Sunday, March 04, 2007

City Planning and Public Health

Richard Joseph Jackson recently published Urban Sprawl and Public Health (with Howard Frumkin and Lawrence Frank). The message is simple: our auto-centric suburban environment is killing us. The New Urbanists have been saying this for decades, but Jackson has the numbers. He shows how sprawl is at least partially responsible for a wide range of American diseases: asthma, diabetes, hypertension, depression. The USA spends one dollar in six for health care yet has some of the worst health statistics in the developed world.

Jackson, a pediatrician, spent more than 25 years in public health and was director of the National Center for Environmental Health at the CDC. He was interviewed by Jeff Speck, city planner and director of design at the National Endowment for the Arts:

"It seems that what has been eliminated from our new suburban communities is the useful walk: the one that serves a purpose because it gets us somewhere we need to be. It’s only possible with mixed-use zoning. When you’re getting things done, you don’t even notice that you’re walking. The other thing that I would emphasize alongside fitness is public safety. Bringing public safety into the tent is very important. If you add crime and car crashes together, you’re 20 percent more likely to die in the suburbs.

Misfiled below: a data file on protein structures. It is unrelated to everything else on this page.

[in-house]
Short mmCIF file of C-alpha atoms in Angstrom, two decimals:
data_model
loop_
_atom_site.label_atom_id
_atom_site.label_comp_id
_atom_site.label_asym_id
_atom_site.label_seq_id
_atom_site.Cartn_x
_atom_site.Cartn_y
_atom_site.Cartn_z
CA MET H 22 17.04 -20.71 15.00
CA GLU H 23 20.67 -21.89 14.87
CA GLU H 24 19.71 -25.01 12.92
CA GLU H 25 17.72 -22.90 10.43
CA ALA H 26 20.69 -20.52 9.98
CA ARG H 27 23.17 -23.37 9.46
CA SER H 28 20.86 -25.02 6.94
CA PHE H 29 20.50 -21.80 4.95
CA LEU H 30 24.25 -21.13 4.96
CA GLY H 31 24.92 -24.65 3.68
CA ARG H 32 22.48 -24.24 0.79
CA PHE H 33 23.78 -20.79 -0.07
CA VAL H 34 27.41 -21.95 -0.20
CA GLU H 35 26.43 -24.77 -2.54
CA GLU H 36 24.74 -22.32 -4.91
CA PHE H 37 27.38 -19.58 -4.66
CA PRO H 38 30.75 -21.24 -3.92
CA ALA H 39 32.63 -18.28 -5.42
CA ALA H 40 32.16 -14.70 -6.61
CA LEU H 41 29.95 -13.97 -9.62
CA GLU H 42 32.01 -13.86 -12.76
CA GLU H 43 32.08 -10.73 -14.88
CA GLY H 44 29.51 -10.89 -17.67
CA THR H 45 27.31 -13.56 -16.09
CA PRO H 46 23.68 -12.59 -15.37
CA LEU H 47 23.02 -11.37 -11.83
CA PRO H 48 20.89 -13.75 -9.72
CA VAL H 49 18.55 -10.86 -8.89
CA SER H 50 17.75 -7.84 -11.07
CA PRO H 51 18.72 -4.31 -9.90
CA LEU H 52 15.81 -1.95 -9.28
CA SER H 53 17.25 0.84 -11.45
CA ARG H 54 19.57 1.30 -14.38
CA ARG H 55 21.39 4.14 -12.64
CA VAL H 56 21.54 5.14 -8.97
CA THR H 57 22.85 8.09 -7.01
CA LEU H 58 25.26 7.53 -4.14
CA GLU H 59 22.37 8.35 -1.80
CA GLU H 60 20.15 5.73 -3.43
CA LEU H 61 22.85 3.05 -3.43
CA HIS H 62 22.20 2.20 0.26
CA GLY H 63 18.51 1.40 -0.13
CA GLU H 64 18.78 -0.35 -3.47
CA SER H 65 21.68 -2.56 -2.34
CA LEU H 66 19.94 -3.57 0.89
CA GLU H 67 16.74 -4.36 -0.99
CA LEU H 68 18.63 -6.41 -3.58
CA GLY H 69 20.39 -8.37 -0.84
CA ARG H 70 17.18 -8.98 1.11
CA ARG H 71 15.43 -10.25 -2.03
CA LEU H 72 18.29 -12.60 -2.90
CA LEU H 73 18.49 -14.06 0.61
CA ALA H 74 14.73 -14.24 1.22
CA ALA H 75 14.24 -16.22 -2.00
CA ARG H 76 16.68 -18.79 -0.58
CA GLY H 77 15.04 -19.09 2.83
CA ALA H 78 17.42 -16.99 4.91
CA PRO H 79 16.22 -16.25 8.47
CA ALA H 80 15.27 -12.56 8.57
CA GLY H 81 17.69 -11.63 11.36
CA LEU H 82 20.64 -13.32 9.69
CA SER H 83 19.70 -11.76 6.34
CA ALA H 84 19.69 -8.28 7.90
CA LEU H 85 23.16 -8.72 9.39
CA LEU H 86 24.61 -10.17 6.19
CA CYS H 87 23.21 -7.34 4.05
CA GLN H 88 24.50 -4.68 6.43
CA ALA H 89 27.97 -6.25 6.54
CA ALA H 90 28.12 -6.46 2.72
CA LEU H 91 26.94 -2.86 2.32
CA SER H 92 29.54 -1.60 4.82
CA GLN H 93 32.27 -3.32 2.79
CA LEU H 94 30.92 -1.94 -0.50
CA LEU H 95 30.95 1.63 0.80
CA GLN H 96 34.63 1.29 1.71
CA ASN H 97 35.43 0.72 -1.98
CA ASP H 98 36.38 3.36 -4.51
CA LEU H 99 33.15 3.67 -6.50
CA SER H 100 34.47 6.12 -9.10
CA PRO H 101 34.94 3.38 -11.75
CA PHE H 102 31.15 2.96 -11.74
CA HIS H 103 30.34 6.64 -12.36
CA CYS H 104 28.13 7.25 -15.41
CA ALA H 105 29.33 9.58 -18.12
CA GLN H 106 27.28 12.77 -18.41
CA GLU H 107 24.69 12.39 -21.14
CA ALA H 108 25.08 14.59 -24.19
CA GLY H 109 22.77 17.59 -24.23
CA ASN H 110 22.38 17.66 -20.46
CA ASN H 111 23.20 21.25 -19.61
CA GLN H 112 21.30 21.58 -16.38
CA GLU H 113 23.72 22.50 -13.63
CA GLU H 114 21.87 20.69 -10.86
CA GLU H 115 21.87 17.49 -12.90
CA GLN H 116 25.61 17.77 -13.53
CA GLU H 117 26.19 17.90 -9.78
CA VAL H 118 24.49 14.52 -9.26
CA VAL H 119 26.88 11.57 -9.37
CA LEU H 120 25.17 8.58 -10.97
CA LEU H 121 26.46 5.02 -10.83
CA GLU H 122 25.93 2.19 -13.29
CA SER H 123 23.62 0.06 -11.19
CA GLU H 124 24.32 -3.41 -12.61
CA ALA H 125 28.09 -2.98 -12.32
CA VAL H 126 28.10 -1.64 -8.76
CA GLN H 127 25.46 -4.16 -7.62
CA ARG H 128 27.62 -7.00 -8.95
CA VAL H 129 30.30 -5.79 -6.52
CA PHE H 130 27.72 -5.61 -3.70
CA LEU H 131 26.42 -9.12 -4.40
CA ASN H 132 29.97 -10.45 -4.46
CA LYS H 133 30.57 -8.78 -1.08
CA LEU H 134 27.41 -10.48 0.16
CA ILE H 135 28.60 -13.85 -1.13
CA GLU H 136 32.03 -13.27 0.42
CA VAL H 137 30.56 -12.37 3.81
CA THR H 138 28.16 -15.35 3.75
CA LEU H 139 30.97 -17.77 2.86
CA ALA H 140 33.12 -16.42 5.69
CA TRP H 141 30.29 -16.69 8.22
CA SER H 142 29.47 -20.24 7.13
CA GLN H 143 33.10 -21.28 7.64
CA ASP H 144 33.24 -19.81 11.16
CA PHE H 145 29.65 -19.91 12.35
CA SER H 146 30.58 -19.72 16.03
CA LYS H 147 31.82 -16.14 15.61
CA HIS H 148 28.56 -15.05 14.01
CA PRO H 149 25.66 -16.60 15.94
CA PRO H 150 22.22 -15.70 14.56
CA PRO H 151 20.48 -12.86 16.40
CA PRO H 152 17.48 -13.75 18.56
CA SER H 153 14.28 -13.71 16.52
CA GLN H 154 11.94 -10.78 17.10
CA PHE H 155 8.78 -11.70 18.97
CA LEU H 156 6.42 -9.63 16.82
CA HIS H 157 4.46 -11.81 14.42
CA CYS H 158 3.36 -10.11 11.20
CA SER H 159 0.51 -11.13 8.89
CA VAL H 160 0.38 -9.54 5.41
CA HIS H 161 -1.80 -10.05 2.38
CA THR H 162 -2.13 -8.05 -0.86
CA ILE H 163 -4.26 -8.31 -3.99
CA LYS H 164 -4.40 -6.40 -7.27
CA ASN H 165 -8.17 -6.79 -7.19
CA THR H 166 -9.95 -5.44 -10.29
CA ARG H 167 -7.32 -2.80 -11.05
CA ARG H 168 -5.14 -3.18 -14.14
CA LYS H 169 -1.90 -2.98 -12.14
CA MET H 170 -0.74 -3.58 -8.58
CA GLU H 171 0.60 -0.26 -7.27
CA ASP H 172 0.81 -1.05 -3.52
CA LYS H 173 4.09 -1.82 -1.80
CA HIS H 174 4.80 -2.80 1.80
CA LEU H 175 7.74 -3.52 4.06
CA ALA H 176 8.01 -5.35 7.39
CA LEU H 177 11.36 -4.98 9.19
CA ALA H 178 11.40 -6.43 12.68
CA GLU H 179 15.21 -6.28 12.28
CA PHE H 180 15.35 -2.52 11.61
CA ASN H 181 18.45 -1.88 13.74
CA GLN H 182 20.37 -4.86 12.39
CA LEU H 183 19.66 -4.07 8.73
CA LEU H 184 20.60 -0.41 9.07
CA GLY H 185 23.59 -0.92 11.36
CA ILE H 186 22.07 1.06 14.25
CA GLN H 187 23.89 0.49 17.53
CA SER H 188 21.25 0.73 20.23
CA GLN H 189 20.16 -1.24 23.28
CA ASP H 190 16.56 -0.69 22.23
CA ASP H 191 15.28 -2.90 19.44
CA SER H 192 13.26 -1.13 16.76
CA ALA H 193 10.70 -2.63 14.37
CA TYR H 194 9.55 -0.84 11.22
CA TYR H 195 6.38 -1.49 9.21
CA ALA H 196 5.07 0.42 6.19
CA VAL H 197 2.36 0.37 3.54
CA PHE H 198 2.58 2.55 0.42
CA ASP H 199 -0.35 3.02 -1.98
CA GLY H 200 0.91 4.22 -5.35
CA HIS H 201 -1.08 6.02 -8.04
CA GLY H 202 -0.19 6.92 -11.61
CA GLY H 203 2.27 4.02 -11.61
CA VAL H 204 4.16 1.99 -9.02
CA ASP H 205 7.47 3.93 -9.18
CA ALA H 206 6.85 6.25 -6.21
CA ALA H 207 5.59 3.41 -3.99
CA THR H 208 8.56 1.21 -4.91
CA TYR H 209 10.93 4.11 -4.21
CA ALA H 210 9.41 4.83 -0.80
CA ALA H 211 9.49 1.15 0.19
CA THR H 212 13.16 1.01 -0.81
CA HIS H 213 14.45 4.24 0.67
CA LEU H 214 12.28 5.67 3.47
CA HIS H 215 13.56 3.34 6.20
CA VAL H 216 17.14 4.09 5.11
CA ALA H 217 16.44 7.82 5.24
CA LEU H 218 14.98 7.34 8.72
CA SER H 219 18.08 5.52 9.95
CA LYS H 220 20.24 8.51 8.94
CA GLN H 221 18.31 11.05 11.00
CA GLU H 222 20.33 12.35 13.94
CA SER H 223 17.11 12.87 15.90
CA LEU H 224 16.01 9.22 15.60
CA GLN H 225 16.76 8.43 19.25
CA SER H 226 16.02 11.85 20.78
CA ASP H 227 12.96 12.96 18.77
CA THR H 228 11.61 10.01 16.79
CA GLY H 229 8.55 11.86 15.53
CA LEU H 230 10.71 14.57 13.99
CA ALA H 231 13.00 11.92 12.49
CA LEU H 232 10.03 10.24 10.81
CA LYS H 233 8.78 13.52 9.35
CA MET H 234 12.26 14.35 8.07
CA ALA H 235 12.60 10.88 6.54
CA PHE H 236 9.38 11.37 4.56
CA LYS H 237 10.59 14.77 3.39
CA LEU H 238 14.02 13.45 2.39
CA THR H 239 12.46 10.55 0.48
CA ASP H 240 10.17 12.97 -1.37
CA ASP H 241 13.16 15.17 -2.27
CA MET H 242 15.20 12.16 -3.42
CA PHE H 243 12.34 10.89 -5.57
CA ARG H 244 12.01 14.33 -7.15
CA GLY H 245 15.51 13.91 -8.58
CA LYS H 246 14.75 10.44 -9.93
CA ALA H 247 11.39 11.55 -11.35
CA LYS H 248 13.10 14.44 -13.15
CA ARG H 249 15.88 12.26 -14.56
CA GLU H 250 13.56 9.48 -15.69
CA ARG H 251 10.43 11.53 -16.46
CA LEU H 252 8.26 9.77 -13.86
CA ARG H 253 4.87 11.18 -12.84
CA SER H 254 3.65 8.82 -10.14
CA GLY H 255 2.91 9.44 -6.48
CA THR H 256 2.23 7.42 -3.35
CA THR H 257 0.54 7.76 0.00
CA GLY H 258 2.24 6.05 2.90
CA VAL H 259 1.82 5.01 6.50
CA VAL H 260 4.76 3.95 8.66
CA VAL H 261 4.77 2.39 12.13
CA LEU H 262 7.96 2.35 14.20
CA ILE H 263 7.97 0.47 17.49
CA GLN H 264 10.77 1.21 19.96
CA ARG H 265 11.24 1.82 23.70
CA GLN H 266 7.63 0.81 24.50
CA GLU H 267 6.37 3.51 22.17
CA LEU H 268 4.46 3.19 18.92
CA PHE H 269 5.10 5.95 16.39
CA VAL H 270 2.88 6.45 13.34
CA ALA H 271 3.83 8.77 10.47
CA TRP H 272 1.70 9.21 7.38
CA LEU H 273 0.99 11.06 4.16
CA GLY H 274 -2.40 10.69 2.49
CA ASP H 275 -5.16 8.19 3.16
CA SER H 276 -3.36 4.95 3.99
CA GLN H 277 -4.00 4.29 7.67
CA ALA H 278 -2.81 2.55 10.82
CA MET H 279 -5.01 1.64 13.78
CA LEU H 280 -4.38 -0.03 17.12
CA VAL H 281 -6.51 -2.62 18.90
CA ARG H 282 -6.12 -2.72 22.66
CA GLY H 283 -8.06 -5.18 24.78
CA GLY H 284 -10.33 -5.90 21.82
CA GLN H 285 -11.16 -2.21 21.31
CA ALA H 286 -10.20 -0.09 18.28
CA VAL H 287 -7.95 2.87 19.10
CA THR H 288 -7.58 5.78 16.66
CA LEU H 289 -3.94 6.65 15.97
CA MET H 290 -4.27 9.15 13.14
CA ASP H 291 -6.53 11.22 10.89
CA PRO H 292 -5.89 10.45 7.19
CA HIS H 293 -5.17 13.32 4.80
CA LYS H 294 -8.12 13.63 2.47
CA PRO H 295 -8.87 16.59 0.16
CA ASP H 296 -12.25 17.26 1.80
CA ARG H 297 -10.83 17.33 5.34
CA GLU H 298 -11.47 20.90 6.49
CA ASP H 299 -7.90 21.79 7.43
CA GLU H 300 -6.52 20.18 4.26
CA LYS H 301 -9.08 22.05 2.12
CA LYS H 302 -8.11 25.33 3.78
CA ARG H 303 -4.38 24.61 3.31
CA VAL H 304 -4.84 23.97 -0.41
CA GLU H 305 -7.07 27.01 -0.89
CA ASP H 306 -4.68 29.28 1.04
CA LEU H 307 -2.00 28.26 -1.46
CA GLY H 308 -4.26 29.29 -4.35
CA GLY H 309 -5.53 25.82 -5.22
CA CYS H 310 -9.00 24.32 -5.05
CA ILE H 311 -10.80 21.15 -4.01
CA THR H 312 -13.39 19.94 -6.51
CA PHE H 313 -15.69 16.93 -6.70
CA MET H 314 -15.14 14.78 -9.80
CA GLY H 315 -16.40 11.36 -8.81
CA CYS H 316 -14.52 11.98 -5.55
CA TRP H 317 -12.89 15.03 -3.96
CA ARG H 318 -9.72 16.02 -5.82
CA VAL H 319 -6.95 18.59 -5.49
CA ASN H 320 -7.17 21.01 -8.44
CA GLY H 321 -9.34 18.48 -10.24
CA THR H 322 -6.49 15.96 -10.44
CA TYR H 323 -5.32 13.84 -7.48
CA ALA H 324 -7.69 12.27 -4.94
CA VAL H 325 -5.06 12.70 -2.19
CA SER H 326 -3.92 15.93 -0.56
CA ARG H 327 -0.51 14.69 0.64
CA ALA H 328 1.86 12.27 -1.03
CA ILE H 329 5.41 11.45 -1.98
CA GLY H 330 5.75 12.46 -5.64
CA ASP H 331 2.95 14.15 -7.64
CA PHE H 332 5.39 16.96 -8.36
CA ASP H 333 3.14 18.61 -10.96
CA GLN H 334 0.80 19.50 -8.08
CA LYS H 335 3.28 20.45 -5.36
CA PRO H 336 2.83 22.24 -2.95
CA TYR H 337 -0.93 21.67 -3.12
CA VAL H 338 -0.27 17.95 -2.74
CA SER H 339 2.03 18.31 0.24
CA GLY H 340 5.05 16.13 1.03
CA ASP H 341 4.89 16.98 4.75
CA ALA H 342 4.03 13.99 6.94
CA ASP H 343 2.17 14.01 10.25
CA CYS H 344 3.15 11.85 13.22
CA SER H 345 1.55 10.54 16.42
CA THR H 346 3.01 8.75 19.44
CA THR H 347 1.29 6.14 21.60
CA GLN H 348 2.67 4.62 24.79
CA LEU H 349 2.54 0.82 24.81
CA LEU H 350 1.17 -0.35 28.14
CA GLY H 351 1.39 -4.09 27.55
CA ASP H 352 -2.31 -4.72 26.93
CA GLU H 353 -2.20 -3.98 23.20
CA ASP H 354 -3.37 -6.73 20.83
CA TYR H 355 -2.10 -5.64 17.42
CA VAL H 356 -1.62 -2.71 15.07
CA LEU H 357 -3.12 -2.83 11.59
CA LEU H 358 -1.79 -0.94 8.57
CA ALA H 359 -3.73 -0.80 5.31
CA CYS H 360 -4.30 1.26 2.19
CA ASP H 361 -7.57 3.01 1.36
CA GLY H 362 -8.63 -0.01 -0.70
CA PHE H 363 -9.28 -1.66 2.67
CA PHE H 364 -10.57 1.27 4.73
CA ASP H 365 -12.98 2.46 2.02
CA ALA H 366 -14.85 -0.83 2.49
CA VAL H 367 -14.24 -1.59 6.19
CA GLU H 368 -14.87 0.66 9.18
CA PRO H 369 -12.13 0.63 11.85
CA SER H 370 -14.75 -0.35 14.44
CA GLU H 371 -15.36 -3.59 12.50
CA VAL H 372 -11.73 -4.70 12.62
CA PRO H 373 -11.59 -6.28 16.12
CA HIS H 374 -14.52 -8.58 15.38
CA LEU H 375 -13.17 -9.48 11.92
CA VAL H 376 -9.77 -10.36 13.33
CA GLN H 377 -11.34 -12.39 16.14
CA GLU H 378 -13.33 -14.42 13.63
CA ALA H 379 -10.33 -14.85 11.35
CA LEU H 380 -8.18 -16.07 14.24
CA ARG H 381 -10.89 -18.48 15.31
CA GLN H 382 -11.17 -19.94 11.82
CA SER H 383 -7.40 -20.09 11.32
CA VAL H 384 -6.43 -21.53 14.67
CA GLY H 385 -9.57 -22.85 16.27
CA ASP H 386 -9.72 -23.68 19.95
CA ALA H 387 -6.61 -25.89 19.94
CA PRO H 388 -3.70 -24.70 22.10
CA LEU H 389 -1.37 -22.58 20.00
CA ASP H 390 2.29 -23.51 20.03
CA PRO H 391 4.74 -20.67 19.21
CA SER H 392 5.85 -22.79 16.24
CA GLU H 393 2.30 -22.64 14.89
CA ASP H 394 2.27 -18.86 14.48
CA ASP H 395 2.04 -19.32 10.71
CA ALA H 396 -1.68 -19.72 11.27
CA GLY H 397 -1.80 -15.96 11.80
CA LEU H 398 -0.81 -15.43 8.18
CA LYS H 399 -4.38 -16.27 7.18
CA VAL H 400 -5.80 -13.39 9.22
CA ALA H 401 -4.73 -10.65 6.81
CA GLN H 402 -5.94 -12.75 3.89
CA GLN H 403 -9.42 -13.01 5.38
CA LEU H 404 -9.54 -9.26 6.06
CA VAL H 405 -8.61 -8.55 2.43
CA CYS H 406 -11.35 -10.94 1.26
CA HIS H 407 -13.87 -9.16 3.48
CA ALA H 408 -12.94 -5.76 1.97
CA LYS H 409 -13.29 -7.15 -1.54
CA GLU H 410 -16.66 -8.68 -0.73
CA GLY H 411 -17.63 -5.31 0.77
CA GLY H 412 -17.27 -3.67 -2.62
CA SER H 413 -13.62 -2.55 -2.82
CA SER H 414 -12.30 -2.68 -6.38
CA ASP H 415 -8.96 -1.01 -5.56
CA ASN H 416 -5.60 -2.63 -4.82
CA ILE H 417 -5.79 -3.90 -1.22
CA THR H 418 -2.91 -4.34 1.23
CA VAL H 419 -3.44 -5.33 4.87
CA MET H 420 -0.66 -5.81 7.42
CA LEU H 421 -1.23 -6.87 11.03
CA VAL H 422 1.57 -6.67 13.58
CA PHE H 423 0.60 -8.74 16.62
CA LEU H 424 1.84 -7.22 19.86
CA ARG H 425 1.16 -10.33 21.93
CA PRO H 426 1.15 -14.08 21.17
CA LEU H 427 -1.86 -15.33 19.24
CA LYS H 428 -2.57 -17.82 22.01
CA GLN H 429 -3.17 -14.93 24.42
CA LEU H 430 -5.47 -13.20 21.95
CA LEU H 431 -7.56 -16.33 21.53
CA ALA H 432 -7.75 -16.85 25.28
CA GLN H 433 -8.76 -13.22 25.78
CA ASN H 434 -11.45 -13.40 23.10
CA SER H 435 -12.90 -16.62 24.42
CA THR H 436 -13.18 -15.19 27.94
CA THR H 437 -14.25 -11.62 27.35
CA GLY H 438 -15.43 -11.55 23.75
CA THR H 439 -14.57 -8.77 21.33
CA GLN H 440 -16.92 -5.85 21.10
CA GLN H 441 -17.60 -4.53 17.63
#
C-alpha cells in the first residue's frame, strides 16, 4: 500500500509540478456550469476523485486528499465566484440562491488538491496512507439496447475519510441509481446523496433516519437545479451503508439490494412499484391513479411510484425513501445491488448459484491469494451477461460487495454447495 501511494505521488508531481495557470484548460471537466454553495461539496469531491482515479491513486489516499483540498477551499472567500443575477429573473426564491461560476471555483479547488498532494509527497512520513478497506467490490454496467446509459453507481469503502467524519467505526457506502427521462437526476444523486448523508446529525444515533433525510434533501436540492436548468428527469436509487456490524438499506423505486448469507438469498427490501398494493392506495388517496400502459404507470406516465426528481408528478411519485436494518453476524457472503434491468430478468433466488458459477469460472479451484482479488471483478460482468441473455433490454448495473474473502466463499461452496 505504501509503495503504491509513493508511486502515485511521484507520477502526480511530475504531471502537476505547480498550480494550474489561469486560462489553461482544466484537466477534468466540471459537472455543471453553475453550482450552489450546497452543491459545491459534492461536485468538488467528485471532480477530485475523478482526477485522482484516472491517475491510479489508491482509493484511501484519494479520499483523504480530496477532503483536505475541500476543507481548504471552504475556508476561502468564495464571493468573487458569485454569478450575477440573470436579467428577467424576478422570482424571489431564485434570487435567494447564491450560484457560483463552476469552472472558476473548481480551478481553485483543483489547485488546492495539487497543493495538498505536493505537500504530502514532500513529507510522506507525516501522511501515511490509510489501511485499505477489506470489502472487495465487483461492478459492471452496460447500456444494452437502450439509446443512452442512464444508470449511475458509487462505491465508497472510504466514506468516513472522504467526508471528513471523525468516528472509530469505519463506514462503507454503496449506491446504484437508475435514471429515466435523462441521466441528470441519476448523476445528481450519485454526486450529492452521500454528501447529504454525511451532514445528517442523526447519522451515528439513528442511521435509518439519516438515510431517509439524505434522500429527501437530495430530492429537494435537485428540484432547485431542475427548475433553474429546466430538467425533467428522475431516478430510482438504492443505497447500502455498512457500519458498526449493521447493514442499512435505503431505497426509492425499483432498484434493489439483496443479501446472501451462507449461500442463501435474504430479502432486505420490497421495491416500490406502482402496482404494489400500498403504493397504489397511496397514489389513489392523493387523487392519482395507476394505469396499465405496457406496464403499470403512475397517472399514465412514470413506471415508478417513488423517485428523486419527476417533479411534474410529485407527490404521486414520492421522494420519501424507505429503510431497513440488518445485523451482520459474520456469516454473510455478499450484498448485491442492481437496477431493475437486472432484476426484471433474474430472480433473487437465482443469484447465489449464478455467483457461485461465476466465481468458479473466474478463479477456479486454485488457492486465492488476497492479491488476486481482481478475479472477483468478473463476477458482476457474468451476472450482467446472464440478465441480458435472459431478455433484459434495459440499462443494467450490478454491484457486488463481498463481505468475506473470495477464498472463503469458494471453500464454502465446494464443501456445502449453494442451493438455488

"But we know the treatment for these problems. We know how to build communities with central commons surrounded by civic buildings, with sidewalks, parks, and transport, with kids and old folks being able to get back and forth to their daily destinations. I think we are at the right moment to reinvent American communities back to what they were at their absolute best.

"[W]e are really talking about a cultural shift, and it is art that is so important when you want to change a culture. We doctors can talk pathology and disease forever, but what really causes change is when art - the narrative, the music, and the things that add value and joy to our lives - is directed in a way that is congruent with what’s healthier for us. That’s where we need to be going."

Our Ailing Communities via Carfree Times

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